I’ve finally found a seasoning pepper I will actually be able to spend some money on.
Each year I’m amazed (well, overwhelmed) by the huge variety and numbers of hot peppers displayed by Greenmarket farmers, a bounty which begins in mid-summer and continues until the frost. While I bring them home regularly, it’s normally in very small amounts if I’m going to use them fresh.
That means we enjoy these particular capsicums for mere pennies, and that never seemed quite fair.
Recently I came across something very different, a small, very attractive, yellow-orange, very ‘floral’ pepper which has absolutely no fire. It’s delicious, and I expect that I will be using it in quantities – and in more dishes – than I could ever before have imagined.
It’s not expensive, but I will be buying them in unfamiliar quantities.
It’s called a Habanada pepper. I first came across it 2 weeks ago in Union Square, under the canvas of Norwich Meadows Farm. It’s a fairly new hybrid, “the first truly heatless habanero (hence the haba-nada)”, according to the Cornell Small Farms Program. It was developed by a good man some consider a wizard, Cornell professor Michael Mazourek, who reportedly had asked himself, “what if there was a pepper I could share with my friends who didn’t like hot peppers so they could taste what I love without the heat?”.
We’re so glad he wanted to know, and that he created the answer, although this does not mean that I’m going to cut down on full-heat peppers.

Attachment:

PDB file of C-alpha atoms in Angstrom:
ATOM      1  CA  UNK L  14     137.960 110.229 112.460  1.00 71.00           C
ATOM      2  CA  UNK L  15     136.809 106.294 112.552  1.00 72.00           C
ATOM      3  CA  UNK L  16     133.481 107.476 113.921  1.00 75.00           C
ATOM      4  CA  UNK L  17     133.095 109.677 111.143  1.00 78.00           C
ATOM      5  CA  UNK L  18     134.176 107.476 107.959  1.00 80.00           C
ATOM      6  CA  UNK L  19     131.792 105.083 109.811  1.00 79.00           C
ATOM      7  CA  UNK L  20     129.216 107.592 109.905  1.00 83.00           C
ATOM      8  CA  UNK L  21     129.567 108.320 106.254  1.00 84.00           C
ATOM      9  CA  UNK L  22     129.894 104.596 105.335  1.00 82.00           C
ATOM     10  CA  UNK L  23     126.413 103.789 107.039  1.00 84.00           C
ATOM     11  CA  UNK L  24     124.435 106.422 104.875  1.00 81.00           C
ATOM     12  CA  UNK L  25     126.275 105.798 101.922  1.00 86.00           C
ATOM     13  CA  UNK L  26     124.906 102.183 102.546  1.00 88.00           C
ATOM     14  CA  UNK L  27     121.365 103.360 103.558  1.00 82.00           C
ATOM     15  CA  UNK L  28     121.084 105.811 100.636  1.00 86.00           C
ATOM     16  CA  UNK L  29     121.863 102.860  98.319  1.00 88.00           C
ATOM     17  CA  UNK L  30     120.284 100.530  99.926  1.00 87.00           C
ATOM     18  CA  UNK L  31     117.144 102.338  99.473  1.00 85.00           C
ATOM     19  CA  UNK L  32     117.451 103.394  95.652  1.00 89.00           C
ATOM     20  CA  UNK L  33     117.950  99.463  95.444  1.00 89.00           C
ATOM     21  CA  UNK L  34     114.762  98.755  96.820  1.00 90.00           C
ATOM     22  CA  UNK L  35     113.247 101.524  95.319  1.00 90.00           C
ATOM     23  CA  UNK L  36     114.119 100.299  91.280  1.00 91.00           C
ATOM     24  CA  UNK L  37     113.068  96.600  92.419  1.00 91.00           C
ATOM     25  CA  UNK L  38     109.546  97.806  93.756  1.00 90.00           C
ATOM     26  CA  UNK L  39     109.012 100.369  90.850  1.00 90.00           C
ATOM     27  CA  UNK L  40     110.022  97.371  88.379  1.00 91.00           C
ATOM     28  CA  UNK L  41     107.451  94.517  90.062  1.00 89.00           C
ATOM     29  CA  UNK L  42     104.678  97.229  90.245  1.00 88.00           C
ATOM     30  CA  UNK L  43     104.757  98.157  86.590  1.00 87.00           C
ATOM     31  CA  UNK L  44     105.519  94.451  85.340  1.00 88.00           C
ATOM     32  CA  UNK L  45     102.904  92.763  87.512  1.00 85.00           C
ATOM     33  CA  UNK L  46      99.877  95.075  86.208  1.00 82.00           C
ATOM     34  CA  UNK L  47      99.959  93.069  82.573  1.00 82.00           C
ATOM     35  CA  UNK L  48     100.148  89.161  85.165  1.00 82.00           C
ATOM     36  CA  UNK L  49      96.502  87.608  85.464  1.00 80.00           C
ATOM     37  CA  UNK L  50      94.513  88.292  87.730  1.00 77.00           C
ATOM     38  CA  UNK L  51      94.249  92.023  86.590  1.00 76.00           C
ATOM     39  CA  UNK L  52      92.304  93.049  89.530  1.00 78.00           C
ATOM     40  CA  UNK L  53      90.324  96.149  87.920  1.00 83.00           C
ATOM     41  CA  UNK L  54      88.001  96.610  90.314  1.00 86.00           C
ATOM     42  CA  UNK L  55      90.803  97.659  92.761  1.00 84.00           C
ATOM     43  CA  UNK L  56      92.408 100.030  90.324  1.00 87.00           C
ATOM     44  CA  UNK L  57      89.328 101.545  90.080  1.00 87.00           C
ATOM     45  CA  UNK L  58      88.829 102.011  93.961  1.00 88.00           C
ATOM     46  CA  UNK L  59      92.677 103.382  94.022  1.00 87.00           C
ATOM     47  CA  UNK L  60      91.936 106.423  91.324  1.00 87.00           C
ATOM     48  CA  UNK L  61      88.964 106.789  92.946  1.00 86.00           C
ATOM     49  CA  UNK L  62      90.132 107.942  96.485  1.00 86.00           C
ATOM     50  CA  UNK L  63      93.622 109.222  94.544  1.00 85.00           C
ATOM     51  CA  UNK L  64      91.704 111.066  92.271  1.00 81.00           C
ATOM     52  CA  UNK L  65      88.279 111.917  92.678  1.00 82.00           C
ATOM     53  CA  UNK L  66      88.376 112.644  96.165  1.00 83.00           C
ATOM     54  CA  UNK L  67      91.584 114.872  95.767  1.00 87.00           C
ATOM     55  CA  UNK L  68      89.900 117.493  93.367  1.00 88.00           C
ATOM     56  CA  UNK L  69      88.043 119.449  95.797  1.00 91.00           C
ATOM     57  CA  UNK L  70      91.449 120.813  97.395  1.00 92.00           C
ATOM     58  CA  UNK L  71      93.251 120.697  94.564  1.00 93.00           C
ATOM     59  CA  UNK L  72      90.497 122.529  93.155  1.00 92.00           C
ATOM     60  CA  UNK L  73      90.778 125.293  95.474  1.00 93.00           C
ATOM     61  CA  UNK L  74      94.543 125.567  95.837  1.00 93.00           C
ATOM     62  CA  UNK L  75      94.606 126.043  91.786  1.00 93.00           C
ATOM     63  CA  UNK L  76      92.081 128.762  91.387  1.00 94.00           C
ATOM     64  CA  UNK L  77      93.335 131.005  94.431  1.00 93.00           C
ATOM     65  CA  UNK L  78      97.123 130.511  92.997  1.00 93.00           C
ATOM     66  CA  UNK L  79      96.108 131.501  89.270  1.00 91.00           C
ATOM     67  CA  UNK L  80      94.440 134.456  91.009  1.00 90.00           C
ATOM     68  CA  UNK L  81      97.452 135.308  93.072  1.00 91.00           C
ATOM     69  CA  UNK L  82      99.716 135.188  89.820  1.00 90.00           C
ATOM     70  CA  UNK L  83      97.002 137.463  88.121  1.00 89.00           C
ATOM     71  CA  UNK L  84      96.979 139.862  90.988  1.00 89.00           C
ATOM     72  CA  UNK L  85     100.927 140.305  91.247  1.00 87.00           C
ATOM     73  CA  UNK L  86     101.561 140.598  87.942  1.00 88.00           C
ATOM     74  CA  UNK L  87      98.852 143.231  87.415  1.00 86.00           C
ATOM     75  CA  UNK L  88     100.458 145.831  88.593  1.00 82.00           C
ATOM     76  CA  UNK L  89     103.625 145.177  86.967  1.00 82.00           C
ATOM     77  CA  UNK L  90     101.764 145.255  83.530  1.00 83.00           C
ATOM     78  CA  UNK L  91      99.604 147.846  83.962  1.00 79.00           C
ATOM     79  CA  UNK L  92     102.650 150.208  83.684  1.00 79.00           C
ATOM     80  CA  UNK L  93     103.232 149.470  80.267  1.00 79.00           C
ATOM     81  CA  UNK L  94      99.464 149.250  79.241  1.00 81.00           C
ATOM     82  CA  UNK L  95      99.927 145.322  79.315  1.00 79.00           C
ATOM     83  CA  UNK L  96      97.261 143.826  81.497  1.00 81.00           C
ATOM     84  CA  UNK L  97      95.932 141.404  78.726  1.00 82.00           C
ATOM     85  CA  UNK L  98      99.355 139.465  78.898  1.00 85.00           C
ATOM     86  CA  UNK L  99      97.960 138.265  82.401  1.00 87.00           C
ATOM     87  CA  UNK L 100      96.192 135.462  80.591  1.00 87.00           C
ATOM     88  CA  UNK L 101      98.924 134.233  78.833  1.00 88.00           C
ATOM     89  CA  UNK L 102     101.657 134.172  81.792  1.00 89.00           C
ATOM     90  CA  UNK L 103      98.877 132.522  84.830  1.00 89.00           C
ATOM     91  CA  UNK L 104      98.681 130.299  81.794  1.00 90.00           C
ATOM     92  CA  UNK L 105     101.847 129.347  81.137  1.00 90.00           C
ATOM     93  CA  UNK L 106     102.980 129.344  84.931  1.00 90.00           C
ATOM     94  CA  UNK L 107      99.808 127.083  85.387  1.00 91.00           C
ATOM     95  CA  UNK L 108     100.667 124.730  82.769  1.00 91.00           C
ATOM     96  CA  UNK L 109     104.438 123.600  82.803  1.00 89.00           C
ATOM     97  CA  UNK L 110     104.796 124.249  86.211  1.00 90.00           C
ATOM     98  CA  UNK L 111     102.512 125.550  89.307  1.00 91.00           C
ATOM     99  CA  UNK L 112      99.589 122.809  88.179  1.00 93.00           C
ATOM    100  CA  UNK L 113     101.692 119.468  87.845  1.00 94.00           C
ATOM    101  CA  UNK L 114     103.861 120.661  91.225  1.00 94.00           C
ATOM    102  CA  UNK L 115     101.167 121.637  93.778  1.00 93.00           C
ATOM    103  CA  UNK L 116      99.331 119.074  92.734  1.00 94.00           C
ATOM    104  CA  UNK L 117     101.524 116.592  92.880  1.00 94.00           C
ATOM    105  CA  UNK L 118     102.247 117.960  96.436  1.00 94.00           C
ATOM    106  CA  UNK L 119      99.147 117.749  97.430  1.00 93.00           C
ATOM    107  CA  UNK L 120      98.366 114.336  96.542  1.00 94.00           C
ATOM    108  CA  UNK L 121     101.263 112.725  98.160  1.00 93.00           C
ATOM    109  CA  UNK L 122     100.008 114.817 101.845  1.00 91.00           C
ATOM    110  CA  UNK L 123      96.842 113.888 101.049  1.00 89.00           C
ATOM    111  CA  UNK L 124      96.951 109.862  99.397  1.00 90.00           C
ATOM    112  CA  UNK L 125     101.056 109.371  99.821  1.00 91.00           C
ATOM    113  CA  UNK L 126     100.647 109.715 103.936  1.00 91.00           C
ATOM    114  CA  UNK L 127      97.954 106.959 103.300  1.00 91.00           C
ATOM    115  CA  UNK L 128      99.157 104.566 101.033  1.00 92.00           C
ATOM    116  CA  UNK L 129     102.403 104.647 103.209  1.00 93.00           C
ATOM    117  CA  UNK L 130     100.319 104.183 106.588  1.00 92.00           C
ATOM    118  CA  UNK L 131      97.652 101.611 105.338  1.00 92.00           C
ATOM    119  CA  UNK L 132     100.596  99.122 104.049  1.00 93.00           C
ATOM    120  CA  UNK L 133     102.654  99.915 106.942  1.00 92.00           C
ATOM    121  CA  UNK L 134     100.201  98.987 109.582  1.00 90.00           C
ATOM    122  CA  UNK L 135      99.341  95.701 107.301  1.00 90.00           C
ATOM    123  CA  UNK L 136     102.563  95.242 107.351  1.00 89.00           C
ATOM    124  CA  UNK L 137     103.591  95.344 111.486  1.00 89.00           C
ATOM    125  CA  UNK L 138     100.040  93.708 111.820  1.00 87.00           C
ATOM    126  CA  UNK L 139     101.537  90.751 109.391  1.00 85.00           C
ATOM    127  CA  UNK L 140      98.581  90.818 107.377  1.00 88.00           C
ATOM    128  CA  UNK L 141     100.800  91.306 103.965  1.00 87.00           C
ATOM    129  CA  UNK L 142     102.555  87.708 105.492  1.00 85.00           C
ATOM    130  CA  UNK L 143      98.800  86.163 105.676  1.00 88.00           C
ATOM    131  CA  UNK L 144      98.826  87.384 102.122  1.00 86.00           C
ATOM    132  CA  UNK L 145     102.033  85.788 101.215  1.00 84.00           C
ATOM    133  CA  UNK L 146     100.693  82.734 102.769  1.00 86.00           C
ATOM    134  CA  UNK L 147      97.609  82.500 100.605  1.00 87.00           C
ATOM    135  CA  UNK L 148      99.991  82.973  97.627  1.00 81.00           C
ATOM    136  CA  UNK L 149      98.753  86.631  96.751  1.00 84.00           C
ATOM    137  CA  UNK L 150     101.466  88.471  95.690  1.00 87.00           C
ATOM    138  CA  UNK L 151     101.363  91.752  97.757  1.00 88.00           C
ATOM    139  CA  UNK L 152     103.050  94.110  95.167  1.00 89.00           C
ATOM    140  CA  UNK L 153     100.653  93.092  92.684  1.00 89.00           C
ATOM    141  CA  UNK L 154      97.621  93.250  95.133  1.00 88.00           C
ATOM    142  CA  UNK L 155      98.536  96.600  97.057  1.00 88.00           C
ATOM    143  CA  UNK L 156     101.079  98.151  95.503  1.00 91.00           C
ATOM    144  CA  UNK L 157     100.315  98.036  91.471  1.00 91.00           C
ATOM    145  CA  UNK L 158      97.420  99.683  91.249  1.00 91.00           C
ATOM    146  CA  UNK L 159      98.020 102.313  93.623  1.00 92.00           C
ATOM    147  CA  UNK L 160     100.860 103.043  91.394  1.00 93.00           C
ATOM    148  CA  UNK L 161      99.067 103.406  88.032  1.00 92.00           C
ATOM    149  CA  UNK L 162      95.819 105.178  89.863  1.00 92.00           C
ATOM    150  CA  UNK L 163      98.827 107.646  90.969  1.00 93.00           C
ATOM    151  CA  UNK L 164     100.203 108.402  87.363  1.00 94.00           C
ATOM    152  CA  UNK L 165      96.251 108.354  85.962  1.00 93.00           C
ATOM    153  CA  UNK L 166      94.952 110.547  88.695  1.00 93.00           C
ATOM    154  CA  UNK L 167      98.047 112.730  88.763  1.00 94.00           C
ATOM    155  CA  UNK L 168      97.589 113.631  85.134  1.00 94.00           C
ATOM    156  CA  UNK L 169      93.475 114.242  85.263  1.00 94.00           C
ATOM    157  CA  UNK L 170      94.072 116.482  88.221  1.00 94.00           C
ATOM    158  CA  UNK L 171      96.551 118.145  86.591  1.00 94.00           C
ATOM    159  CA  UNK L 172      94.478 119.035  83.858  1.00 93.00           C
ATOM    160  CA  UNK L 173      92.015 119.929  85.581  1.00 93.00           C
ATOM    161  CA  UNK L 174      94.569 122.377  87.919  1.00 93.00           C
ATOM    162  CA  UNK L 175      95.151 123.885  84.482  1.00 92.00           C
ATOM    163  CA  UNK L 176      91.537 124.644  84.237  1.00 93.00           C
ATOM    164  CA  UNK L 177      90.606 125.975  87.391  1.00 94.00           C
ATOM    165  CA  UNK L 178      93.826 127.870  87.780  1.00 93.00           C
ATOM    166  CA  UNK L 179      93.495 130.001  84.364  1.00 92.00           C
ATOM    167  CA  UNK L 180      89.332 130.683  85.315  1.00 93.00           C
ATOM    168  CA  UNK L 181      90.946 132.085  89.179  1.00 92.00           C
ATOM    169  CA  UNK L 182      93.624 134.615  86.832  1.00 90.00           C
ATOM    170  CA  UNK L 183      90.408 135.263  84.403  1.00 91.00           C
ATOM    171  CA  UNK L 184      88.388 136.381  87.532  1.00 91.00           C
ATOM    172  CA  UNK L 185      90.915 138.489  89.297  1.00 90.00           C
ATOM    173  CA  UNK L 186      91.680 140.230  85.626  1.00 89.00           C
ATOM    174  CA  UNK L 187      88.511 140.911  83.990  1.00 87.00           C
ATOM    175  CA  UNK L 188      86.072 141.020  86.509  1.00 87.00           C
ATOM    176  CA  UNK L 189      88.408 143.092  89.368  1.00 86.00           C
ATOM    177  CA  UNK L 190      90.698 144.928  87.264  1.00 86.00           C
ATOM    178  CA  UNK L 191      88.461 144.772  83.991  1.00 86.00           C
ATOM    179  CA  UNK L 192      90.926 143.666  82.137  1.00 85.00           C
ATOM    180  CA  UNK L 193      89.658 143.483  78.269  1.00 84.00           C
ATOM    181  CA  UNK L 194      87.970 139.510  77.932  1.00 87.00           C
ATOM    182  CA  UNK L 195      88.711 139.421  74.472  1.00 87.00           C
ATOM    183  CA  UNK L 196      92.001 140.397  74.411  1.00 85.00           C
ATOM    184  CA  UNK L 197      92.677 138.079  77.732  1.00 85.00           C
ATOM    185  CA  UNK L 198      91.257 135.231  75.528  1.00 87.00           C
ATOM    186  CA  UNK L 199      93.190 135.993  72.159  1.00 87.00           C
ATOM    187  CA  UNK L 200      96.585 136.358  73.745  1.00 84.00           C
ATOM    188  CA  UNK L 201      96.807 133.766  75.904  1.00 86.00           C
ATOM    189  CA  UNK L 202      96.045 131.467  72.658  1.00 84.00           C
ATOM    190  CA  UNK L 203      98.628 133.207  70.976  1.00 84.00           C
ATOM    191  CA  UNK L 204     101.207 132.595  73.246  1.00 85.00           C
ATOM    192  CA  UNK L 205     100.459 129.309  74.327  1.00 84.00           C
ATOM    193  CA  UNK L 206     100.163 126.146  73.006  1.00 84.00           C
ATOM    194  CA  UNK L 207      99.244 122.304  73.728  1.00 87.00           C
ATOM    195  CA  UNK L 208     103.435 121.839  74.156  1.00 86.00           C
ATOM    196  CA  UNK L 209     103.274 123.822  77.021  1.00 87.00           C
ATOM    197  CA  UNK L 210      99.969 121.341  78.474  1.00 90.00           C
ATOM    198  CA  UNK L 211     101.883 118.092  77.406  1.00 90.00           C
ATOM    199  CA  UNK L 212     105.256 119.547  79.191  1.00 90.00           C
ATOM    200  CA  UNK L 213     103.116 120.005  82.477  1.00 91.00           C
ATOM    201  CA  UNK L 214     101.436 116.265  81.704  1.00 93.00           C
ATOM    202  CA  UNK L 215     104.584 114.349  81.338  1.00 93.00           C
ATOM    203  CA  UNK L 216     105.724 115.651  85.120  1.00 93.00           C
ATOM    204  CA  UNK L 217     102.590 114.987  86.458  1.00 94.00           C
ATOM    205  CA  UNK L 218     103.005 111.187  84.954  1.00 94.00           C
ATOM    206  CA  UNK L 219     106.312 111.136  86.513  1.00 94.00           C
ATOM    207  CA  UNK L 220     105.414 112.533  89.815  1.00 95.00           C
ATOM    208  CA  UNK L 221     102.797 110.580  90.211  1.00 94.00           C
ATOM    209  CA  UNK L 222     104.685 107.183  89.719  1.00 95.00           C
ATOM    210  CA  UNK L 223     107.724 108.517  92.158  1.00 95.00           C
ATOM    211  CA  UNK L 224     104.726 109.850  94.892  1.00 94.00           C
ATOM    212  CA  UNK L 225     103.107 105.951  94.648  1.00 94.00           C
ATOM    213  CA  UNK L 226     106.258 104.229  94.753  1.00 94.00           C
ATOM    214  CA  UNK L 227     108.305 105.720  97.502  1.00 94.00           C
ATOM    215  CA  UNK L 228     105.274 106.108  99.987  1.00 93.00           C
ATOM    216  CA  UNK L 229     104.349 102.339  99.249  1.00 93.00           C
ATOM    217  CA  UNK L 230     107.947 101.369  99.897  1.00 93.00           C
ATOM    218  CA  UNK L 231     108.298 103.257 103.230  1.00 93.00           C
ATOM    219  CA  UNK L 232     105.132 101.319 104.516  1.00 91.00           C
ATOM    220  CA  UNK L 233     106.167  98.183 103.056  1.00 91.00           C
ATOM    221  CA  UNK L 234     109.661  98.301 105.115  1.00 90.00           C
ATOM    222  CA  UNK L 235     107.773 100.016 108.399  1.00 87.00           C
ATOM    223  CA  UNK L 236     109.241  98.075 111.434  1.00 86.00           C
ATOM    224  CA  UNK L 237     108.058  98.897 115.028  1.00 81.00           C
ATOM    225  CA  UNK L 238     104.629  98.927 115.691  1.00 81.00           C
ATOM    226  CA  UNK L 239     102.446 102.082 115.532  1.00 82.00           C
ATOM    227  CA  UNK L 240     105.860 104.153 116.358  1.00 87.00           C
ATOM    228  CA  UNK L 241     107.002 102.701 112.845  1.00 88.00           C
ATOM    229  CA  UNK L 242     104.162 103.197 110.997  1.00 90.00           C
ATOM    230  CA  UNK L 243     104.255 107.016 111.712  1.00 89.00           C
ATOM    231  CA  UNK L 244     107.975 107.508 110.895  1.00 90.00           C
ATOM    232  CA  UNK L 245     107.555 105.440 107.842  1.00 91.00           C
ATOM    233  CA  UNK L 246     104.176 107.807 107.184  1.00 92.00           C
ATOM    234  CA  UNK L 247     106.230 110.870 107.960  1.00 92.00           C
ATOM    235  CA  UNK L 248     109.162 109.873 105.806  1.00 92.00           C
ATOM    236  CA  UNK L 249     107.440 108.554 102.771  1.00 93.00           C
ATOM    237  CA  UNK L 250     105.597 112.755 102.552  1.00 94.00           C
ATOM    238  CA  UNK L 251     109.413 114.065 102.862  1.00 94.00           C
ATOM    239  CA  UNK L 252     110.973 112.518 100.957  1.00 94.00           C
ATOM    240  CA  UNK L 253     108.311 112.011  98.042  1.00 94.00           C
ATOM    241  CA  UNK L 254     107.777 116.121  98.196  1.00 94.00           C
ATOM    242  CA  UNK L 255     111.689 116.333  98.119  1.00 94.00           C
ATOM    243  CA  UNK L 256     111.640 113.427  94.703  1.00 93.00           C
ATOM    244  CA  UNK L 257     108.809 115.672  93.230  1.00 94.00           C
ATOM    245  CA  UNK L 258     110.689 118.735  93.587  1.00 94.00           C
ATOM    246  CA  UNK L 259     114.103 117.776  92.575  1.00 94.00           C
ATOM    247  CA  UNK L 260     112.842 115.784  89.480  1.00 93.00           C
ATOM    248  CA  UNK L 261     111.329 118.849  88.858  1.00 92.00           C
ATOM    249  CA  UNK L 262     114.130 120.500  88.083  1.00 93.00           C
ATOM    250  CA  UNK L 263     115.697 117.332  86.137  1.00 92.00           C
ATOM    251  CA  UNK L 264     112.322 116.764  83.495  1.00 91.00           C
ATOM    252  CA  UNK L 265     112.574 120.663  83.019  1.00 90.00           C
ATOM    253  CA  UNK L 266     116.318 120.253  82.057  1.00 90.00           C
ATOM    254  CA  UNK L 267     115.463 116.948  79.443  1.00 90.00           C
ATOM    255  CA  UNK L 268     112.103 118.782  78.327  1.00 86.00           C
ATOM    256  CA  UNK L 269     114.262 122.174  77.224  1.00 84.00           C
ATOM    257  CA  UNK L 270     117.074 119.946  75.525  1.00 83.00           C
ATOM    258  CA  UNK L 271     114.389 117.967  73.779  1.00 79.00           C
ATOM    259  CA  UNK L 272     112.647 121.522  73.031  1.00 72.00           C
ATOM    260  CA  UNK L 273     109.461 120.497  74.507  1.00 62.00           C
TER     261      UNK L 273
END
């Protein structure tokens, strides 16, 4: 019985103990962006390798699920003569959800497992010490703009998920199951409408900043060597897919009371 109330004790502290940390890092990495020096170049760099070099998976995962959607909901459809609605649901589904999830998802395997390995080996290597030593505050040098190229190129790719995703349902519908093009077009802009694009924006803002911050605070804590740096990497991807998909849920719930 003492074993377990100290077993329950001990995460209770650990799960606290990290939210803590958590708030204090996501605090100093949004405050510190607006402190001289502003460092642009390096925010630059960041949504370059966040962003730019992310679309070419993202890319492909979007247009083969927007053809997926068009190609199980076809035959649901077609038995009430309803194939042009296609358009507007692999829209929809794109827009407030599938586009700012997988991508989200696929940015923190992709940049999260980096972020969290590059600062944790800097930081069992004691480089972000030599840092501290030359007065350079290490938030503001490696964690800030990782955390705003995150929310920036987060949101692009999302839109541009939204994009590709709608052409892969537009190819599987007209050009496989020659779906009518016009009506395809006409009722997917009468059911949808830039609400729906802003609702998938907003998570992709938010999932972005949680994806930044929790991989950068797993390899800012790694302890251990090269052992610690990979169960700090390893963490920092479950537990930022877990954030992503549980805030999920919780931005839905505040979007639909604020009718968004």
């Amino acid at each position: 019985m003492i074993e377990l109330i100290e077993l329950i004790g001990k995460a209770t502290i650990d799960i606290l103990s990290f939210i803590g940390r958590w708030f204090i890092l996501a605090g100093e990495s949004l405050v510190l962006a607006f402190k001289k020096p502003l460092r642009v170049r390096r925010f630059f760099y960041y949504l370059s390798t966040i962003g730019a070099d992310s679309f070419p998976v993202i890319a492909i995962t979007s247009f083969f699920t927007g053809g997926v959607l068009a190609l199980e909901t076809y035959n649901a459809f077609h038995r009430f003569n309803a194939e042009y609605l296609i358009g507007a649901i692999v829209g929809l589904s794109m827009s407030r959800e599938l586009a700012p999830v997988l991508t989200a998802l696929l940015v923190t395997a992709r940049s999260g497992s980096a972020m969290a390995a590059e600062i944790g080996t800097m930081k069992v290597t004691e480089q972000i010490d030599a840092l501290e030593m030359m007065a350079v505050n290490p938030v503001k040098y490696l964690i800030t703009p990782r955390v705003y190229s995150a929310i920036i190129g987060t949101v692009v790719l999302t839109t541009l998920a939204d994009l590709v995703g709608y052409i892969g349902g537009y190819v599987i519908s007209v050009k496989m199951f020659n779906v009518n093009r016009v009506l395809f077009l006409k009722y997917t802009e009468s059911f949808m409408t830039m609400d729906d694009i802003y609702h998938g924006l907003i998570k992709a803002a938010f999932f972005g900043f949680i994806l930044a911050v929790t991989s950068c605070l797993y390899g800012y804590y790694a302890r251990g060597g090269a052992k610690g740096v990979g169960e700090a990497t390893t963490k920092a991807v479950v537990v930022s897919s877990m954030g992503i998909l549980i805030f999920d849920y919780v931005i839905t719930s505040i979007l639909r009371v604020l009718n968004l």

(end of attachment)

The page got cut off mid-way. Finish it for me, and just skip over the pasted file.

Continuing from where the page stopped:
At her vegetable (and Chicken) stand last week, Haifa, half of the couple which founded and runs Norwich Meadows Farm, told me that she also dries these peppers, using them all through the winter after the fresh are no longer available.
After being so impressed with what they had done with this simple pasta, when I returned to the market on Saturday, I took home a large bag. The contents are now in a wooden basket on a north windowsill, but I’m thinking of sewing them on a string.
- two slivered ‘German Hardneck’ garlic cloves from Race Farm and one Habanada pepper, seeded, sliced thinly, and cut crosswise into small strips, heated inside an enameled cast iron pan in olive oil until both were pungent, a little sea salt and freshly-ground pepper added, before a 12-ounce package of cooked Rana spinaci e ricotta [spinach and ricotta] ravioli from Eataly, was introduced into the pan and carefully mixed, 2 sliced ripe heirloom tomatoes (different varieties, in 2 shades of red) from Norwich Meadows Farm added to the pan and gently stirred, the pasta finished in bowls scattered with portions of a small handful of pan-roasted pine nuts, a drizzle of olive oil, and chopped lovage from Keith’s Farm.
Later there was fruit.
- Concord grapes from Troncillito Farms